In a recent ruling, the Ontario Court of Appeal issued a decision on whether amounts payable under a final separation agreement can be amended following a material change in circumstances.
The husband and wife in question were married in 1983, and adopted a daughter in 1995. At that time the wife left her job as a legal assistant in order to become a work at home mother. The husband was employed as a lawyer with a power company. The couple divorced in 2009. The wife continued to live in the family’s matrimonial home, and received additional financial support from the husband. The couple agreed to a partial separation agreement in 2011, in which the husband agreed to pay periodic spousal support of $4,000/month. He continued to do so until the matrimonial home was sold in November 2012, with the couple splitting the net proceeds of the sale. The husband was terminated from his employment one month prior to the sale of their house.
A final separation agreement was reached in January 2013. The agreement saw the husband pay the wife an amount based on the value of his two pension plans. As a result, the wife received:
The couple’s adult daughter continued to live primarily with the husband, who agreed to assume full financial responsibility for her. The husband made a final support payment prior to the agreement being reached. Since he was unemployed at the time, the agreement did not provide for any additional support to be made.
In January 2014, the wife filed an application seeking retroactive spousal support dating back to July 2013. She claimed the husband’s finding of a new job constituted a material change under the separation agreement. The husband had found employment with a law firm in July 2013, earning a base salary of $144,000 but had not notified the wife about his newfound employment. The wife additionally argued their daughter was no longer a child, and having dropped out of college, required no support from her parents. The wife’s request was based primarily on two sections of the final separation agreement, the first one stating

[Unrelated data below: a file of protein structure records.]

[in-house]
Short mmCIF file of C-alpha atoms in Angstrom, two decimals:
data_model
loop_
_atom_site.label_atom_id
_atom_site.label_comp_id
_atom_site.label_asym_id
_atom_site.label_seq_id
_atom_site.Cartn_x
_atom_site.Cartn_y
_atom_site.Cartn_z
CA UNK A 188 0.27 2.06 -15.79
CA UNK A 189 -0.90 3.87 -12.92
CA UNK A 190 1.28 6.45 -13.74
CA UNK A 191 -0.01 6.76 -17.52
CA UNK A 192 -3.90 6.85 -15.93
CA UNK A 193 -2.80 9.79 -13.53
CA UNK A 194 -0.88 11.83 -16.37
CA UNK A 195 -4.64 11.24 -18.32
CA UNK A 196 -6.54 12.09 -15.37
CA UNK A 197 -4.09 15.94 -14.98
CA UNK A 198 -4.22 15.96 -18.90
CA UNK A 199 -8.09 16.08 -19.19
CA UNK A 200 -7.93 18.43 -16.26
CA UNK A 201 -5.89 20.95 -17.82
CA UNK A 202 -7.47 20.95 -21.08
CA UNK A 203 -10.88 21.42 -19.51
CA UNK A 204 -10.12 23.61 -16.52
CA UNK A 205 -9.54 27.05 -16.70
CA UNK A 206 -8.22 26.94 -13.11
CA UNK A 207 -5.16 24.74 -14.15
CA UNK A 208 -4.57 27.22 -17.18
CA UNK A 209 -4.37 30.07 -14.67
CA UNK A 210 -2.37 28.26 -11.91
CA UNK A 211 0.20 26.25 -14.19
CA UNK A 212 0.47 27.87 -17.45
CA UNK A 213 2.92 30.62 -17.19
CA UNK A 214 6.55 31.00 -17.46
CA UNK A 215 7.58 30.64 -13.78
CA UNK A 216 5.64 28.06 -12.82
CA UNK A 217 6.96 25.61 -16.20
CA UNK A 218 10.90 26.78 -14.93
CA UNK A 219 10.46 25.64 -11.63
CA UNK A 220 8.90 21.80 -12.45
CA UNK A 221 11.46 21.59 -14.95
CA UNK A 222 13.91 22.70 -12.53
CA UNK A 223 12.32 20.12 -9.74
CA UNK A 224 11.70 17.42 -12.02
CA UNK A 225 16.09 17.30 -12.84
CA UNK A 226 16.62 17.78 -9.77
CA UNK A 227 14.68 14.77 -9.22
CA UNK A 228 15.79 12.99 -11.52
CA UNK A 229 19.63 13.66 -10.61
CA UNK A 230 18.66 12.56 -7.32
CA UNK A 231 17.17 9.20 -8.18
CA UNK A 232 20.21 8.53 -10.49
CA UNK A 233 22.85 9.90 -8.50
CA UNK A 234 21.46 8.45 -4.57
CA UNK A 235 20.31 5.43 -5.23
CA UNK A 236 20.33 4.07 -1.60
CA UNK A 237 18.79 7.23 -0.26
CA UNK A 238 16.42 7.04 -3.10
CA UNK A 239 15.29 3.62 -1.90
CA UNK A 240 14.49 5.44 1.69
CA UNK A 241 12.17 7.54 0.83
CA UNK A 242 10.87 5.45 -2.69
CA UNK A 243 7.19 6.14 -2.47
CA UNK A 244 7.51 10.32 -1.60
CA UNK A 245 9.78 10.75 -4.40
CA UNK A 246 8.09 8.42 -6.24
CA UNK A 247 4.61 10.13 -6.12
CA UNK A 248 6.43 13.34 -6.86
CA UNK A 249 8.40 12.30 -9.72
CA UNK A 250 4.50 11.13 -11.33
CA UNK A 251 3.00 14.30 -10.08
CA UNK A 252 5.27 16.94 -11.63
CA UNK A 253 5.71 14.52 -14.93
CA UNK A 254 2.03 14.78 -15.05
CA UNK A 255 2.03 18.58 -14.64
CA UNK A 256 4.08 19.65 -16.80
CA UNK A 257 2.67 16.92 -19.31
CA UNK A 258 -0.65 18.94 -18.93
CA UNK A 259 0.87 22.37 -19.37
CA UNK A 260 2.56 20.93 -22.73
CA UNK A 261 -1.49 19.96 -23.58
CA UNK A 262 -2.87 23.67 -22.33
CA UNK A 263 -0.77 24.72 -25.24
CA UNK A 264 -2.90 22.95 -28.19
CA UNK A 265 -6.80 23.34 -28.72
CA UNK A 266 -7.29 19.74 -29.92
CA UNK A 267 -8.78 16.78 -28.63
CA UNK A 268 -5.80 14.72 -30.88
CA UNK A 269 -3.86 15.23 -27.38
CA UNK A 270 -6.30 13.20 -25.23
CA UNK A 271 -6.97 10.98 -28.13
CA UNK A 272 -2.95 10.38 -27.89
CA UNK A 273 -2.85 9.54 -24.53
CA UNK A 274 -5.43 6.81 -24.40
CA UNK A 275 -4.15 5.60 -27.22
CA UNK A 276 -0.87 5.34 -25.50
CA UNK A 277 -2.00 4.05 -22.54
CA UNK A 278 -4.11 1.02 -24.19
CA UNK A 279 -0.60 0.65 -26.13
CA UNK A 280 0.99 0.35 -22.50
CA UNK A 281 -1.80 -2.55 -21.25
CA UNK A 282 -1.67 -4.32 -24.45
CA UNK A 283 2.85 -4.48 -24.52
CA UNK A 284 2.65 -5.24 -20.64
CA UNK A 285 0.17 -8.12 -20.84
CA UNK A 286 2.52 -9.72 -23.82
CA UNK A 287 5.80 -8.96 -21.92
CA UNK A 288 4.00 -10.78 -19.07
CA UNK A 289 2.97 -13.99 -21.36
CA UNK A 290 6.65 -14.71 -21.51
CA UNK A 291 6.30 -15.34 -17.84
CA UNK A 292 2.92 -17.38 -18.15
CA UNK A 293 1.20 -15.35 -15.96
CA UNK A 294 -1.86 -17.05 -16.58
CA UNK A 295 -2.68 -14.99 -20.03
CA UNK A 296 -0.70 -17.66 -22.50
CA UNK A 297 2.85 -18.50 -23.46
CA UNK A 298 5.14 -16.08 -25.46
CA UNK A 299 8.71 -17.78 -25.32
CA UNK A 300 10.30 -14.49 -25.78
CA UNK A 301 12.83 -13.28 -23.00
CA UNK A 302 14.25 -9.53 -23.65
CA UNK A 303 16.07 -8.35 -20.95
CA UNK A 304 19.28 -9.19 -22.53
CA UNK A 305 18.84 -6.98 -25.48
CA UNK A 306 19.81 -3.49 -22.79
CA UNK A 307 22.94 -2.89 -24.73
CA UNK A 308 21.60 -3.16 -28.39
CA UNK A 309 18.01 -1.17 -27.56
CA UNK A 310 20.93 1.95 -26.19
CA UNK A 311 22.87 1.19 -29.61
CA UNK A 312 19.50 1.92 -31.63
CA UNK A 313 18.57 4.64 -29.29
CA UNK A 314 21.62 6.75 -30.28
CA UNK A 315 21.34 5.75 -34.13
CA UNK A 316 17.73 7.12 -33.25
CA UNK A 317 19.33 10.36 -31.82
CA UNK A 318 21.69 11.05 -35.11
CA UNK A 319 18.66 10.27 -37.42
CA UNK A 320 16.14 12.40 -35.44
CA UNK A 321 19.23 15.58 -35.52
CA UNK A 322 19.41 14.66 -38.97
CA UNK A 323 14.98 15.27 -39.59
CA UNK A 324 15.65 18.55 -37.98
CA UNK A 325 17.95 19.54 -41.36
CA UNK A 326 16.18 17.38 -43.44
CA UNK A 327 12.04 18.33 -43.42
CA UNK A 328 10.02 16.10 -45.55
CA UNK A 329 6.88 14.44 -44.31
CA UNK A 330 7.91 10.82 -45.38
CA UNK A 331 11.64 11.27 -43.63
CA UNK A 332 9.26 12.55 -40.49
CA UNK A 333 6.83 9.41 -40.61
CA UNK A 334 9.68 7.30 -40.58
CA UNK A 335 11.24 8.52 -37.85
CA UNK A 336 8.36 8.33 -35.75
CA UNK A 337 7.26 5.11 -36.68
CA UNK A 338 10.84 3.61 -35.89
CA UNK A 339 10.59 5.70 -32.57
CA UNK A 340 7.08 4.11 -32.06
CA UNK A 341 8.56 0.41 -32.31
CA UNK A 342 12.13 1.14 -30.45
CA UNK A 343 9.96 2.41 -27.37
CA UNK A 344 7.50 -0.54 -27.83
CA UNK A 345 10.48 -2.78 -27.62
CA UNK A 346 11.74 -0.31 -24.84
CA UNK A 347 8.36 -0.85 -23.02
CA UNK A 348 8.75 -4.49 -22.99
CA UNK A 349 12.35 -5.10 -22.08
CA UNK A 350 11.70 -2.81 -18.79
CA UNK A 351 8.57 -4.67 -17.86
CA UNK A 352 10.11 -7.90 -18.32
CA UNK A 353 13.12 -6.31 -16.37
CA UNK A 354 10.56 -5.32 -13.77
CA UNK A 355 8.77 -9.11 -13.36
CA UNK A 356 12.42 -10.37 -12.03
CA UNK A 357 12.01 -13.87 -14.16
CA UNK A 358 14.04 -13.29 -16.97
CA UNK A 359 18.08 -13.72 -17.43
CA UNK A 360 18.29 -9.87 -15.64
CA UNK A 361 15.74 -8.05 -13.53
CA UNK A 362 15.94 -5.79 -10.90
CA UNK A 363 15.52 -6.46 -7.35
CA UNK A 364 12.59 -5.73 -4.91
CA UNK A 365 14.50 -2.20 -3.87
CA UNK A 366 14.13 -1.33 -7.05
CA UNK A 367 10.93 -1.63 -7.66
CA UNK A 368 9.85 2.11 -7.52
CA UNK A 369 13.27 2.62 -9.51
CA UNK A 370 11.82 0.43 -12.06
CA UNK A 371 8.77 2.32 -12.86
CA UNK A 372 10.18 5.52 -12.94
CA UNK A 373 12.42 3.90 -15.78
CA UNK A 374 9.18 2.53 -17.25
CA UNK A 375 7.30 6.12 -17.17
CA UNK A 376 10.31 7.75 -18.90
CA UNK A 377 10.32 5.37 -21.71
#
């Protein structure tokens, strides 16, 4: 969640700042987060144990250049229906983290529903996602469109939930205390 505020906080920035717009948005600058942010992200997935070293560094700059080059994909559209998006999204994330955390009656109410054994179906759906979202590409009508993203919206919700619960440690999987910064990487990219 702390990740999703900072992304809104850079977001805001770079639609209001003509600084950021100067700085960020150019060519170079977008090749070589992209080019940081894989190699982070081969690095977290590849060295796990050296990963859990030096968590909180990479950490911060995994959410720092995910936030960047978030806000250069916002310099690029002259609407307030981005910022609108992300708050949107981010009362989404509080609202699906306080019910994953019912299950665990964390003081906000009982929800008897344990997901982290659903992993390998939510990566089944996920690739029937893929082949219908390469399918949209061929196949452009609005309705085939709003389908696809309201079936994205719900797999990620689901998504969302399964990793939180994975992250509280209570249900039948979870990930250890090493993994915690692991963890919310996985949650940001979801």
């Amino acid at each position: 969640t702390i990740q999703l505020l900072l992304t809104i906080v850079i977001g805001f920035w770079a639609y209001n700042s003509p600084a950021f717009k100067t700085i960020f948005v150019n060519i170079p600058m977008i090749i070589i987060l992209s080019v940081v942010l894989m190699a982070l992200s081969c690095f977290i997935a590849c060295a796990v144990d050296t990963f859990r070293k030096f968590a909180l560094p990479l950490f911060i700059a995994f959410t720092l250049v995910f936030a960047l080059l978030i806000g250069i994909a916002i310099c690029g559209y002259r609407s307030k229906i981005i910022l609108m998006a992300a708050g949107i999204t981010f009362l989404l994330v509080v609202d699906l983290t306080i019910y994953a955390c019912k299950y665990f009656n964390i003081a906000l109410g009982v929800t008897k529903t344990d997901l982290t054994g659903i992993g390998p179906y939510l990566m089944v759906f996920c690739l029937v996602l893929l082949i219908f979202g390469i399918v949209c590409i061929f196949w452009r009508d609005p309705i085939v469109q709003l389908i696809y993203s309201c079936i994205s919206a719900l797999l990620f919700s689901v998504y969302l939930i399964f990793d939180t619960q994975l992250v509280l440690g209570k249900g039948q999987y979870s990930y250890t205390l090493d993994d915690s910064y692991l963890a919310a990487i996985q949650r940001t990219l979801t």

In the absence of a material change in circumstances she will not seek or make any claims for spousal support from Stanley in the future. In addition to the factors set out herein, the provisions for termination of spousal support as provided for in paragraph 7.2 [respecting periodic payments] also take into consideration the fact that [the husband] was terminated from his employment and the lump sum severance payment that he received in consequence thereof, and the financial provisions that have been made for [the daughter], namely that [the husband] will not receive any ongoing child support nor receive any contributions to [the daughter’s] special and extraordinary expenses from [the wife].
The second important section of the agreement said:
Spousal support may be changed if there is a material change in circumstances, even if the change is foreseen or unforeseen, foreseeable or unforeseeable. A material change in circumstances does not arise from the mere fact that [the husband] has obtained income and or employment subsequent to this agreement coming into effect. Such income and/or employment may be of limited or uncertain duration and/or amount and other circumstances such as [the daughter’s] needs or [the wife’s] financial means may, in any event, negate any income earned or employment obtained by [the husband].
The trial judge found there had been two material changes in circumstances. The first being that the the husband had found employment was making “constant income.” The second material change related to the couple’s daughter, who was 19 years old, had dropped out of college, and was volunteering in Finland. The trial judge found the daughter’s circumstances caused her to no longer be a “child of the marriage.” The trial judge noted that the wife had not worked outside of the home since 1985, and despite having applied for over 100 jobs, had failed to find employment since their separation. Her sole means of income were from the funds agreed to in the final separation agreement. The trial judge ordered support payments of $5,400/month be paid to the Respondent retroactively to July 2013. Payments would eventually decrease to $2,068 per month upon the Respondent’s 65th birthday, at which time she would have access to more retirement savings. The Court of Appeal upheld the trial judge’s decision and dismissed the appeal, finding no errors in the original decision. The lawyers of NULaw can help you navigate the stressful time of separation, including the process of obtaining a separation agreement. Contact us by phone at 416-481-5604 or through email if you would like to discuss a separation agreement as a means to protect your rights assets in the event of a marital breakdown.
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